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Proposal for dealing with solicit/response and notification

From: Jacek Kopecky <jacek@systinet.com>
Date: Thu, 20 Jun 2002 12:19:41 +0200 (CEST)
To: Web Services Description mailing list <www-ws-desc@w3.org>
Message-ID: <Pine.LNX.4.44.0206201038560.32017-100000@mail.idoox.com>

 Hi all, 
 I've agreed to send a concrete proposal for dealing with these
"outbound" operation patterns.
 First the proposal, then the rationale and other related 
thoughts.

 Proposal:
 1) remove solicit/response and notification operation patterns
-> a portType operation will have the following structure (if
there is no <output> element, no <fault> element is allowed,
either):
 <operation>
   <input>
   <output>?
   <fault>*
 </operation>
 2) extend <service> to the following structure (and extend 
<serviceType> appropriately):
 <service>
   <port>+
   <requirement>*
 </service>
 3) the structure of the <requirement> element is the following:
 <requirement portType="QName"/>
 i.e. empty element with a mandatory attribute referencing a 
portType.

 The semantics of this:
 If a client wants to access a service, it must provide (by any 
means) an implementation of the required portTypes.
 This may be used to have a callback (the implementation of the
requirements is the client) or a Gudge->Football service->Mobile
phone (GFM, see footnote) scenario (the implementation of the
requirements is the mobile phone).

 The rationale: 
 The only things why we want the outbound operations are 
callbacks and some more complex scenarios like the mentioned GFM 
scenario above. Having <serviceType>, there is no inherent need 
to combine the inbound operation patterns with outbound operation 
patterns in one portType (especially since the outbound patterns 
are not even supported in the current bindings). Therefore I 
mandate splitting inbound and outbound parts of an interface into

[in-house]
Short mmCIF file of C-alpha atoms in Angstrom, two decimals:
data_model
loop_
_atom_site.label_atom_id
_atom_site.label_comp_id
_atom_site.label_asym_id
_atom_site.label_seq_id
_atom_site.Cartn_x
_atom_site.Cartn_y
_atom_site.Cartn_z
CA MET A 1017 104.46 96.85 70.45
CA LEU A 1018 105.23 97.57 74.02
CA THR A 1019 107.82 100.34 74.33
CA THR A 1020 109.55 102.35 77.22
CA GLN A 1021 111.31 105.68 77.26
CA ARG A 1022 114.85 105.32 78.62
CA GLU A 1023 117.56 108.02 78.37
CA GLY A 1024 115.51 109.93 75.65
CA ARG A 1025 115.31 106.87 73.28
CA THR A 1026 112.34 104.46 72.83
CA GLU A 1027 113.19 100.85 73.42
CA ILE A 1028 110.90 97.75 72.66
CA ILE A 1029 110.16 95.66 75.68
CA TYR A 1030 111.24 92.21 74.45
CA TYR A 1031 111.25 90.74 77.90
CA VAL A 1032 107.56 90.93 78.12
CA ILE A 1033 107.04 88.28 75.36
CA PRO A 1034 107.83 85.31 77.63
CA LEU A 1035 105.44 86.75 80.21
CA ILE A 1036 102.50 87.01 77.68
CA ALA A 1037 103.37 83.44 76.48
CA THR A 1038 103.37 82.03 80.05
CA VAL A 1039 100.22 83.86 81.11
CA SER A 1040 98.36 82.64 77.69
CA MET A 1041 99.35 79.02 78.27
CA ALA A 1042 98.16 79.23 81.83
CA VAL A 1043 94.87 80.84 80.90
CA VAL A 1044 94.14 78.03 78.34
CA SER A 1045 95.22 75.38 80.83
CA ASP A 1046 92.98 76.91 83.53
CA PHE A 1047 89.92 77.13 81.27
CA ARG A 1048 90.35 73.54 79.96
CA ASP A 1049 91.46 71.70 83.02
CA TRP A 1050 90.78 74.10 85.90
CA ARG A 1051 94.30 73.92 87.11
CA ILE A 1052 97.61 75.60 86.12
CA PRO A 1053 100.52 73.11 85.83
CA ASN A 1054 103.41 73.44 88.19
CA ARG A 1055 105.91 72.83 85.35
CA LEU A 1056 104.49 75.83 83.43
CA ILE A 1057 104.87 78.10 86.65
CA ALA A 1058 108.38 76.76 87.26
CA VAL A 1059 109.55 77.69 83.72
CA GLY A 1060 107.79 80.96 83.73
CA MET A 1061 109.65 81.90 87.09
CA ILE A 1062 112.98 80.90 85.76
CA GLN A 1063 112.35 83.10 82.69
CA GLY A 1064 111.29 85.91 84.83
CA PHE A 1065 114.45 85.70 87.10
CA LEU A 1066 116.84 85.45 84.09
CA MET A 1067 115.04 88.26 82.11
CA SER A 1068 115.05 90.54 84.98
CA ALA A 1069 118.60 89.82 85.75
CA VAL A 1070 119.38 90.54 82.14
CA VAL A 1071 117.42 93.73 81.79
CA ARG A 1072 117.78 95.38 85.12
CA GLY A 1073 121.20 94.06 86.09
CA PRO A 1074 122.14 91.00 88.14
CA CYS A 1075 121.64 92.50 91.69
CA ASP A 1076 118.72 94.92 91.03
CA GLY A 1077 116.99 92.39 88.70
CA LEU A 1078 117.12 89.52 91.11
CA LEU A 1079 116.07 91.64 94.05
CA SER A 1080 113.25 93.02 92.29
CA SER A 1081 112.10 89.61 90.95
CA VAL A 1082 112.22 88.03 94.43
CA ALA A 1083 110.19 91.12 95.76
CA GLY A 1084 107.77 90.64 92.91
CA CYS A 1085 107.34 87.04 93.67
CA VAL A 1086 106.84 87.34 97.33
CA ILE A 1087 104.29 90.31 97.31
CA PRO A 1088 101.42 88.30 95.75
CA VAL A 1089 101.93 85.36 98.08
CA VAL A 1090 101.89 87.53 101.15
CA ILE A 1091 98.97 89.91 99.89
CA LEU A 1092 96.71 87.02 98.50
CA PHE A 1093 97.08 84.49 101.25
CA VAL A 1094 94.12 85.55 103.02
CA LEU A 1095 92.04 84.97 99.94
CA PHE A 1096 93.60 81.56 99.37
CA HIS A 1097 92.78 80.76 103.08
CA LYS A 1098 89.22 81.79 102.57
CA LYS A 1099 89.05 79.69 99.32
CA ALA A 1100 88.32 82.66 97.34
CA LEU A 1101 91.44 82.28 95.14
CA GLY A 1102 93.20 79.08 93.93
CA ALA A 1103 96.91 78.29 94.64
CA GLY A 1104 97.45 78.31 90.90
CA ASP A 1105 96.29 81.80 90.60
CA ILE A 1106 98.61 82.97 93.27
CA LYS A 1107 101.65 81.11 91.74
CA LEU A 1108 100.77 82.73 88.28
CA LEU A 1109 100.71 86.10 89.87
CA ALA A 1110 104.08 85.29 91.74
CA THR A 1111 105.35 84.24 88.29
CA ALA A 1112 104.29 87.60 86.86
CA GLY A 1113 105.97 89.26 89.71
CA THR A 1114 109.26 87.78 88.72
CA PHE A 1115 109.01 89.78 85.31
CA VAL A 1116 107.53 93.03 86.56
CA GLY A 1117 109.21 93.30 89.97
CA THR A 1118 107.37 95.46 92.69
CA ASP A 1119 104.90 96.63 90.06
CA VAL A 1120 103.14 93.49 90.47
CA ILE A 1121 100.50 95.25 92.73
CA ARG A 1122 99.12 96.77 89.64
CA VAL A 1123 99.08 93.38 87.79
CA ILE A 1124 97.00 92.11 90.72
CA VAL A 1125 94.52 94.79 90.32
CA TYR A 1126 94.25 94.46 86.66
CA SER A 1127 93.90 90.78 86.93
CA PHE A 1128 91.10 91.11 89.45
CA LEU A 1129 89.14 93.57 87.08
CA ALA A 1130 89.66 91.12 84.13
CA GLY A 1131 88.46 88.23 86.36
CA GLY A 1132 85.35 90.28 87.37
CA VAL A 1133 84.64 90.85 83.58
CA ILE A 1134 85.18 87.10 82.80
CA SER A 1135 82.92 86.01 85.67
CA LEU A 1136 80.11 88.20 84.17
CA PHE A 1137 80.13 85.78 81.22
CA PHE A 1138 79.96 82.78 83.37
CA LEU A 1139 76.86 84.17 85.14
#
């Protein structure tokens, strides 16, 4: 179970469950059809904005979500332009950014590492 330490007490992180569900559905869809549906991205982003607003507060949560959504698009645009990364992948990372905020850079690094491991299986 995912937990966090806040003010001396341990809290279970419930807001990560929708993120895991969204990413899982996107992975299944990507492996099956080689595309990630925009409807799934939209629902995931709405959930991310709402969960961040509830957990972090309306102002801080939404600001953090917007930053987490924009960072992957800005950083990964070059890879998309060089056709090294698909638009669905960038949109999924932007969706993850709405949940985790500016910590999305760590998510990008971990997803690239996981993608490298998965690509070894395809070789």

two portTypes. 
 This furthermore eases considerably the reuse of these portTypes 
(for example when somebody wants to describe their mobile phone, 
reusing its definition from the GFM scenario).

 Related thoughts:
 Some may argue that these more complex scenarios (and in fact
callbacks, too) are orchestration and therefore out of scope of
WSDL; some argue that request/response coupling is the same case.
We want some 80/20 division, so we allow description of these
patterns but not more. 8-)
 We may decide that the requirement should reference a binding, 
not a portType.

 I apologize for not sending it earlier.

                   Jacek Kopecky

                   Senior Architect, Systinet Corporation
                   http://www.systinet.com/



Footnote about GFM scenario:
 There is a service that can send football scores to people's 
mobile phones after the people subscribe with their phone 
numbers. There are two operations: 1) subscribe, 2) send score; 
and there is one service (Football service) which should be 
described with one WSDL concept.
 The name comes from the fact that Gudge was involved heavily in 
creating this scenario (drawn in the picture of it, in fact).
Received on Thursday, 20 June 2002 06:19:47 GMT

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